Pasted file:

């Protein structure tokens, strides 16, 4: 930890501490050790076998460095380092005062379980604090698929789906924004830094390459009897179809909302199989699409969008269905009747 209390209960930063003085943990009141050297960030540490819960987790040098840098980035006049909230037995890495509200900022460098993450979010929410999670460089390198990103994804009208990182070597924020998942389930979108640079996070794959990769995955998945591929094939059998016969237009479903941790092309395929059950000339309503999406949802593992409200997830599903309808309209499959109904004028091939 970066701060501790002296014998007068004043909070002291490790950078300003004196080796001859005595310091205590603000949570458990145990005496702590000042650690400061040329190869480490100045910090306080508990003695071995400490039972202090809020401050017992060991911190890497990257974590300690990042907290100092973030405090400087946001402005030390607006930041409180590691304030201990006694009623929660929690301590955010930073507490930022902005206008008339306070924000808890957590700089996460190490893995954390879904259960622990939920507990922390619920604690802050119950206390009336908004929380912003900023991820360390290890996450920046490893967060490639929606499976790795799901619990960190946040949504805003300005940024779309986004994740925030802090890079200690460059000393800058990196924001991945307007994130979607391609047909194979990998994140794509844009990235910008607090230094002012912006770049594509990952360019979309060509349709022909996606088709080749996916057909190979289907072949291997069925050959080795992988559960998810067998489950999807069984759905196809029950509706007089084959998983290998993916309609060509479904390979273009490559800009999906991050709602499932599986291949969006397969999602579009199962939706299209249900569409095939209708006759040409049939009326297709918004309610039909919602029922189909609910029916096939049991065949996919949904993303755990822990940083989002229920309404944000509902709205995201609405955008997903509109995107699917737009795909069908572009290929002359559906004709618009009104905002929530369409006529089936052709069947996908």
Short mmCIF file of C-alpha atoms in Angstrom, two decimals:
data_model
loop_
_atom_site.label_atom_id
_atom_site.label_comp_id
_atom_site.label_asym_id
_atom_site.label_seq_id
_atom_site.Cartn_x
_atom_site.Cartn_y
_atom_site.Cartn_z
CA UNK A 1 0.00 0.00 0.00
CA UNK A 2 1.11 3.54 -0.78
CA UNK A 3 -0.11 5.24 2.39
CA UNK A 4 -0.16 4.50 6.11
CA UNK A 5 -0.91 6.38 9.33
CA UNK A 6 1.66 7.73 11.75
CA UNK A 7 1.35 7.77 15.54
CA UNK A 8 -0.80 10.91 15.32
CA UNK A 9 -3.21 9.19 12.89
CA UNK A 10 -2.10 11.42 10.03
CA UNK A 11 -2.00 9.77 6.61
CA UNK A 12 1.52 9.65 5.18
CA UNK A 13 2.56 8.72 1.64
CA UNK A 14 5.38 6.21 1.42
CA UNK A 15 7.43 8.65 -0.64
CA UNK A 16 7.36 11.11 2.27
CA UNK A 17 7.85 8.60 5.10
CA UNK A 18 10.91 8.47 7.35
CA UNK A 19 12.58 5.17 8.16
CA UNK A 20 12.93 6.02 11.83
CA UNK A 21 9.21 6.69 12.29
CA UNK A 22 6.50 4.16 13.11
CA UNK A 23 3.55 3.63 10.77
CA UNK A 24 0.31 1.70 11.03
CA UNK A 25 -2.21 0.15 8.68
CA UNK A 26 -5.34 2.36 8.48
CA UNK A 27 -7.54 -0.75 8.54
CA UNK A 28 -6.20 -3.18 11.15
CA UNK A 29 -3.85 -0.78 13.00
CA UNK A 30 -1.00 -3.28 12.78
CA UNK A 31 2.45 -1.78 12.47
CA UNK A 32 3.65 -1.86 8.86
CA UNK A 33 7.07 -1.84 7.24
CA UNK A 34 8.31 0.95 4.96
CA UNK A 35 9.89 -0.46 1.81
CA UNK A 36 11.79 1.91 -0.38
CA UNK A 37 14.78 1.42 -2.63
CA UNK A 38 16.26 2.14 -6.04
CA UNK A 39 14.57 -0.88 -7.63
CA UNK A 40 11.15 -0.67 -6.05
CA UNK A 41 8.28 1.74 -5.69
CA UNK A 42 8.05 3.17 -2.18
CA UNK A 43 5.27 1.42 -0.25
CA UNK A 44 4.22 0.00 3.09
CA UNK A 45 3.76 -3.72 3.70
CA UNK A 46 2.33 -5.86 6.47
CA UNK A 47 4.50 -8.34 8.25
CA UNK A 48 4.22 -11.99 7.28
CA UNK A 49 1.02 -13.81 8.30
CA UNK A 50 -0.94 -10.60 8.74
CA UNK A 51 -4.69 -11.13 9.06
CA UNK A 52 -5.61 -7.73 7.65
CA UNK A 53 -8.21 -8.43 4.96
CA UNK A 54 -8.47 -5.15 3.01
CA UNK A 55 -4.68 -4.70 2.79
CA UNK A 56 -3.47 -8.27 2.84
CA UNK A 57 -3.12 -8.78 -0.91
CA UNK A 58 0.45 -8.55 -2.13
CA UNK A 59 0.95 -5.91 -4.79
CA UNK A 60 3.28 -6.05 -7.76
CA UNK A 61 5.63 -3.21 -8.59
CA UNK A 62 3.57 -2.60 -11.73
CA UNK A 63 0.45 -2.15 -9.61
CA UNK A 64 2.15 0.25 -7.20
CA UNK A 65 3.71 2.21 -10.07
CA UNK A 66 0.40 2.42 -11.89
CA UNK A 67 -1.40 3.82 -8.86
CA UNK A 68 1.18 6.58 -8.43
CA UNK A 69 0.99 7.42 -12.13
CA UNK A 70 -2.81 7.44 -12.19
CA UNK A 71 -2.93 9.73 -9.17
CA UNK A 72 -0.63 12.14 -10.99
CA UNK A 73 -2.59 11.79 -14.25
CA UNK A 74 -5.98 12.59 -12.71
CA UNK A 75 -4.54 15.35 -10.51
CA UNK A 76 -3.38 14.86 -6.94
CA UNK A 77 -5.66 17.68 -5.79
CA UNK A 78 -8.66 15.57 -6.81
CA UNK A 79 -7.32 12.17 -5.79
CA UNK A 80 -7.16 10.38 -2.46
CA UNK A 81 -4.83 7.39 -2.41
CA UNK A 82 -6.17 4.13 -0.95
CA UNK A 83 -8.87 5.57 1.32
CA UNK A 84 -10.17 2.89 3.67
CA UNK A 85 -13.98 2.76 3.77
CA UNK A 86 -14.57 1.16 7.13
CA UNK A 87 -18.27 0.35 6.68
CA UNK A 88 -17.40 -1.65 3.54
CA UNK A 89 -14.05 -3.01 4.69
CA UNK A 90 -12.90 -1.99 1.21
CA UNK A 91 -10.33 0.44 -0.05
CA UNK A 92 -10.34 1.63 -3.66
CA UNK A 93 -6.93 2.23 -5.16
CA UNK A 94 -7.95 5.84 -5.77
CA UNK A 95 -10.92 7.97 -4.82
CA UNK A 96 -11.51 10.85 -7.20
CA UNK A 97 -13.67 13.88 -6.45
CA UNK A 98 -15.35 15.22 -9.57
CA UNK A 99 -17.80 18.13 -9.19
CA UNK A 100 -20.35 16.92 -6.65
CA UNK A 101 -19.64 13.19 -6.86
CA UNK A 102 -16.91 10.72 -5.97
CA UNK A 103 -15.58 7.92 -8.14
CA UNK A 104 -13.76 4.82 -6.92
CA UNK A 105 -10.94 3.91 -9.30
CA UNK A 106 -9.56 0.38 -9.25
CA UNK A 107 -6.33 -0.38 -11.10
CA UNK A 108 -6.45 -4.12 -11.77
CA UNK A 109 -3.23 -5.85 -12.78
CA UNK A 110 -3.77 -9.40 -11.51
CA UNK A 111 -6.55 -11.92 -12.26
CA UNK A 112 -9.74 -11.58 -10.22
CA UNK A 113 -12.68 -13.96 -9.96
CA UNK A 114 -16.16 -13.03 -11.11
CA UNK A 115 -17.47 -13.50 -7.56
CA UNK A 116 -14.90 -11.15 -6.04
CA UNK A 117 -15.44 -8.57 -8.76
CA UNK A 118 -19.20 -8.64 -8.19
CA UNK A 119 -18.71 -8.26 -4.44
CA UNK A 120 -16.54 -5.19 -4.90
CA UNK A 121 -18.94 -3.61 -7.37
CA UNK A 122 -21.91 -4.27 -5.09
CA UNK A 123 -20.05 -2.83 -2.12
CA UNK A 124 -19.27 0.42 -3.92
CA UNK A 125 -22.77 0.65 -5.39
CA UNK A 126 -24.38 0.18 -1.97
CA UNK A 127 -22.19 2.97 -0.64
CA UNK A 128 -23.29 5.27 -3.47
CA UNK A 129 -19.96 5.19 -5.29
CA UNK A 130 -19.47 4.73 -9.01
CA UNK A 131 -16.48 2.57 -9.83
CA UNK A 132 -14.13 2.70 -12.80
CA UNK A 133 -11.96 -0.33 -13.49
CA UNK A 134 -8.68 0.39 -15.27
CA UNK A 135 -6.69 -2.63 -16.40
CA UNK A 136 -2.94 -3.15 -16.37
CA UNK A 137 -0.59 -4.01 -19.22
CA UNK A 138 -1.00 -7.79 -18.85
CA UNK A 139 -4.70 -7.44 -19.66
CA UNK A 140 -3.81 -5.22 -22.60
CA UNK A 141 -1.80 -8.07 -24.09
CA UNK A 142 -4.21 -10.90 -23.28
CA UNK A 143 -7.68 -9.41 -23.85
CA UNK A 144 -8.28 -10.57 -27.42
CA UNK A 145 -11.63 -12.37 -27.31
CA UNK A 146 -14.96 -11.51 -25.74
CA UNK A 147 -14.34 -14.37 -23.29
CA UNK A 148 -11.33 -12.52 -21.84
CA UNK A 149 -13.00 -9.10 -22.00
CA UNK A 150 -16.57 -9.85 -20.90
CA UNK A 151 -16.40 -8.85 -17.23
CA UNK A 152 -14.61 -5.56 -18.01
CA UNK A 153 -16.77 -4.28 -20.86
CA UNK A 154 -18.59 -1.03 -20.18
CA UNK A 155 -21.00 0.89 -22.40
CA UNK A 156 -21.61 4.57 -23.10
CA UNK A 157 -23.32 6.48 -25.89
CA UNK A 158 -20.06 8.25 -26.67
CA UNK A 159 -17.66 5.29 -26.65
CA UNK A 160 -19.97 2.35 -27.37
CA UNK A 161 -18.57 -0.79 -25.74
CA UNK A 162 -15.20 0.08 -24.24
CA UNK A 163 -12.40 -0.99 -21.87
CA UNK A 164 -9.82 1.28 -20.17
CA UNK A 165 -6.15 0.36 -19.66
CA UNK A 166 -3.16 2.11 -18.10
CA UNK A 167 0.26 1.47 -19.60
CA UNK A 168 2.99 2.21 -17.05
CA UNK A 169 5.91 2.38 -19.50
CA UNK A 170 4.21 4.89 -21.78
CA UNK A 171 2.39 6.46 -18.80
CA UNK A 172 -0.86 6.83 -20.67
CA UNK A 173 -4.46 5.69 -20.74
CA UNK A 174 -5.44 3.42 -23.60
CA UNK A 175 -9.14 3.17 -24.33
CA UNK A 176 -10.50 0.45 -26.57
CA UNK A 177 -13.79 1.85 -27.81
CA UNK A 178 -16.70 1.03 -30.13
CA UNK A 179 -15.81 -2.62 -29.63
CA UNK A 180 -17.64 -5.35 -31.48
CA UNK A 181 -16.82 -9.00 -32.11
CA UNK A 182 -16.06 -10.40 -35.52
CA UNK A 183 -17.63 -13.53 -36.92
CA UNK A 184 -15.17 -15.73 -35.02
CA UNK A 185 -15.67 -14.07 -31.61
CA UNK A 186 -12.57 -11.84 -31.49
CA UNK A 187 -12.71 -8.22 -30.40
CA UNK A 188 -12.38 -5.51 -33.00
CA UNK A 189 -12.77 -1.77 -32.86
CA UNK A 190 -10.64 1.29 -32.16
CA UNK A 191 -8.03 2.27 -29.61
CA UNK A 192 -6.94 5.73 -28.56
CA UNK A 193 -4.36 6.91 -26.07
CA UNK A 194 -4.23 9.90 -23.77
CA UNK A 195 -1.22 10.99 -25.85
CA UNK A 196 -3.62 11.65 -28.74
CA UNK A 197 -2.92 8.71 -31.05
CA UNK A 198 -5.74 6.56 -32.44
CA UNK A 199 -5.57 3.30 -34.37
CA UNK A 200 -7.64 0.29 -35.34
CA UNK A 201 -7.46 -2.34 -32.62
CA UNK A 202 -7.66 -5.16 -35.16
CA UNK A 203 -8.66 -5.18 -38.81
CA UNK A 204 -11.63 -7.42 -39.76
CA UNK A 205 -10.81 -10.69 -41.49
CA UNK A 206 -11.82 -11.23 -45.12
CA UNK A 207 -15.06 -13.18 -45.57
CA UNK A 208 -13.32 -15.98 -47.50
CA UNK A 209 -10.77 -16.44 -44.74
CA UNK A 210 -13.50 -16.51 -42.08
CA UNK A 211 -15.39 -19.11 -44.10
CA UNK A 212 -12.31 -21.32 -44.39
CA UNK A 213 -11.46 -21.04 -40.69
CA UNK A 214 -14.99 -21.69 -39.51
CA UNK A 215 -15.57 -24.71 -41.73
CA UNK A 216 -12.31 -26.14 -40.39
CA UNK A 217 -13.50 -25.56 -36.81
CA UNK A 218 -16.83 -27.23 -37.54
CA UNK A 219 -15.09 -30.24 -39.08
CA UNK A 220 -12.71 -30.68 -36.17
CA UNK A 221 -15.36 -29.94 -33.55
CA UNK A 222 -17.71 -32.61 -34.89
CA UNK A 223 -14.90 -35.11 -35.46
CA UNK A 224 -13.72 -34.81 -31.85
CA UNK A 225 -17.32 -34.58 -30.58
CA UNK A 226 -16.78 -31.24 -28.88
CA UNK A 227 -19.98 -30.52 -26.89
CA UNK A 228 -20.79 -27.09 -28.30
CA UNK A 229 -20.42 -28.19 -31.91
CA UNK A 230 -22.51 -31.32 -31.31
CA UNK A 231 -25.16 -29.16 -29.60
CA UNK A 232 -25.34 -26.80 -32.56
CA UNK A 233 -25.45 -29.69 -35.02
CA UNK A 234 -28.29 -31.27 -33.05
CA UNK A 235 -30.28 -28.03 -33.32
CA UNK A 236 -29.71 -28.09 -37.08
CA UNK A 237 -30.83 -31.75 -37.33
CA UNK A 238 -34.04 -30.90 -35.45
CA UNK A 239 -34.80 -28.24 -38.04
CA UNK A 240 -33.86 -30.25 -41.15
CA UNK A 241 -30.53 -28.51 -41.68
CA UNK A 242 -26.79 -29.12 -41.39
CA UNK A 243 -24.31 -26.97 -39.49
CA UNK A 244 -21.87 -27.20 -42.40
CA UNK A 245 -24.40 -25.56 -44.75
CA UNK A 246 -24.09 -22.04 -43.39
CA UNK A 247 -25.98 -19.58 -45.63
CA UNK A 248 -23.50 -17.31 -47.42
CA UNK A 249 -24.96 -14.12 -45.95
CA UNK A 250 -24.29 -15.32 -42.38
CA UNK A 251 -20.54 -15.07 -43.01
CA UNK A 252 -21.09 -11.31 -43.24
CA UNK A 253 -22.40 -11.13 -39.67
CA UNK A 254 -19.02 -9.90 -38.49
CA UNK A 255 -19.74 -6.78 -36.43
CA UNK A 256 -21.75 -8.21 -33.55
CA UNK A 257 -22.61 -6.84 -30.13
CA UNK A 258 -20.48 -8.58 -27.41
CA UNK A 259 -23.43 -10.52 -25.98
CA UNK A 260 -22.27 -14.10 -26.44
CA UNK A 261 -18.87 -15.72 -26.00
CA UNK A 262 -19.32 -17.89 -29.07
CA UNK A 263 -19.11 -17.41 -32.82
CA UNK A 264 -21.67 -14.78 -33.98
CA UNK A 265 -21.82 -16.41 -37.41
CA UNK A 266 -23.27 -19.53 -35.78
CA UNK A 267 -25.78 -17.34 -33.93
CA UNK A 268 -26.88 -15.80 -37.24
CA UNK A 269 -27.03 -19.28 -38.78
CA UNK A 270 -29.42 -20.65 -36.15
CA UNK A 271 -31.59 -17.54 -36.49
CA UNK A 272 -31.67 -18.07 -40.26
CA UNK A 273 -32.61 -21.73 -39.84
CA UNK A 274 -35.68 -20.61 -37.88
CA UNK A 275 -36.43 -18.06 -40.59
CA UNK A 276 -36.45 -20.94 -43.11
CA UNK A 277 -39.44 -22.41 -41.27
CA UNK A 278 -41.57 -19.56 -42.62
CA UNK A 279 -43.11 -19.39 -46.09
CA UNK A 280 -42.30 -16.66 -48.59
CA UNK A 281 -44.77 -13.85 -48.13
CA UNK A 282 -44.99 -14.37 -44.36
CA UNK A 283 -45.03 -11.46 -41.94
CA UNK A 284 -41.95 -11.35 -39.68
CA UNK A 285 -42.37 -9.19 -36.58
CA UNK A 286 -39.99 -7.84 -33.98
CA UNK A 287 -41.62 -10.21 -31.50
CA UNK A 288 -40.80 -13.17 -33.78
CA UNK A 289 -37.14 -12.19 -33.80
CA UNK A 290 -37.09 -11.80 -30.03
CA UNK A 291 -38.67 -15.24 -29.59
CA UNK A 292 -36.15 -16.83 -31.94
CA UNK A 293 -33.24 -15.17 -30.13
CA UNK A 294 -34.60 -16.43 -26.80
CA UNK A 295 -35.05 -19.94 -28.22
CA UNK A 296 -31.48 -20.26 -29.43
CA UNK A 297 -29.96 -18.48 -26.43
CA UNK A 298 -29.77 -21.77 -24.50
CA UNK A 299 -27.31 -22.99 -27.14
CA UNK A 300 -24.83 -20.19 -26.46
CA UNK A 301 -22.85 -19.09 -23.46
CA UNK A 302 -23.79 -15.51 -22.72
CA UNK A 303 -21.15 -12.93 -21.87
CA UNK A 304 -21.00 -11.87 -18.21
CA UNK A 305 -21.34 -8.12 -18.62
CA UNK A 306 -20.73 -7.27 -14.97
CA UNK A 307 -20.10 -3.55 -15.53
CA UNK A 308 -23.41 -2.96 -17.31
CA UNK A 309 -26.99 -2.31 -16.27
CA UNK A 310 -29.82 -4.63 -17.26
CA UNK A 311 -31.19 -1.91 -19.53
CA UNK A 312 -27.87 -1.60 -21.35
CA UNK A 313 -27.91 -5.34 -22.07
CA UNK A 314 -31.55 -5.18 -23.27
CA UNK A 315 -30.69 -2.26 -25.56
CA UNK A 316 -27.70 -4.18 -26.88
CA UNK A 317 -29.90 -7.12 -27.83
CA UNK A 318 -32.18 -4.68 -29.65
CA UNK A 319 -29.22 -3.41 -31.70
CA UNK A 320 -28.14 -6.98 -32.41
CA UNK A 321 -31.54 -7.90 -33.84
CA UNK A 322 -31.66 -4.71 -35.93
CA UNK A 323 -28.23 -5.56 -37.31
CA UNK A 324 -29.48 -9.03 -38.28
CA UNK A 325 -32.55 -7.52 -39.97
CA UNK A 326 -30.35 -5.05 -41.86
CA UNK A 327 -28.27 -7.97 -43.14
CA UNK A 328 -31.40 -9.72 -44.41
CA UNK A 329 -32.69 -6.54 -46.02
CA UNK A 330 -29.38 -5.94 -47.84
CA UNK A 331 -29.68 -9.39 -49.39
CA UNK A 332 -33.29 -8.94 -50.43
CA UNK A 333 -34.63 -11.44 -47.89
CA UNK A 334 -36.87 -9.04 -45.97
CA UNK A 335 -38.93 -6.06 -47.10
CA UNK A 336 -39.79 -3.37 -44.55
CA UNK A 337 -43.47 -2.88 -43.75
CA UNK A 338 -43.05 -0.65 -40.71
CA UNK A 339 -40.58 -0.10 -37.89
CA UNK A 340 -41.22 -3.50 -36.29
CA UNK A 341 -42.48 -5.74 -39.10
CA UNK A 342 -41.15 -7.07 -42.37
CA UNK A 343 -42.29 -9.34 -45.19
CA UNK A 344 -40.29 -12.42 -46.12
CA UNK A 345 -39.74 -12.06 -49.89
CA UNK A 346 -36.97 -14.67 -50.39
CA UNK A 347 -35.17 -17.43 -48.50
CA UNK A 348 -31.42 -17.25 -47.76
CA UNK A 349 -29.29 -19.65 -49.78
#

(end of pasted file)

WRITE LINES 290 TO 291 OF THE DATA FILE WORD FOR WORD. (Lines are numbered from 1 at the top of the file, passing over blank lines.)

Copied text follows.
CA UNK A 279 -43.11 -19.39 -46.09
CA UNK A 280 -42.30 -16.66 -48.59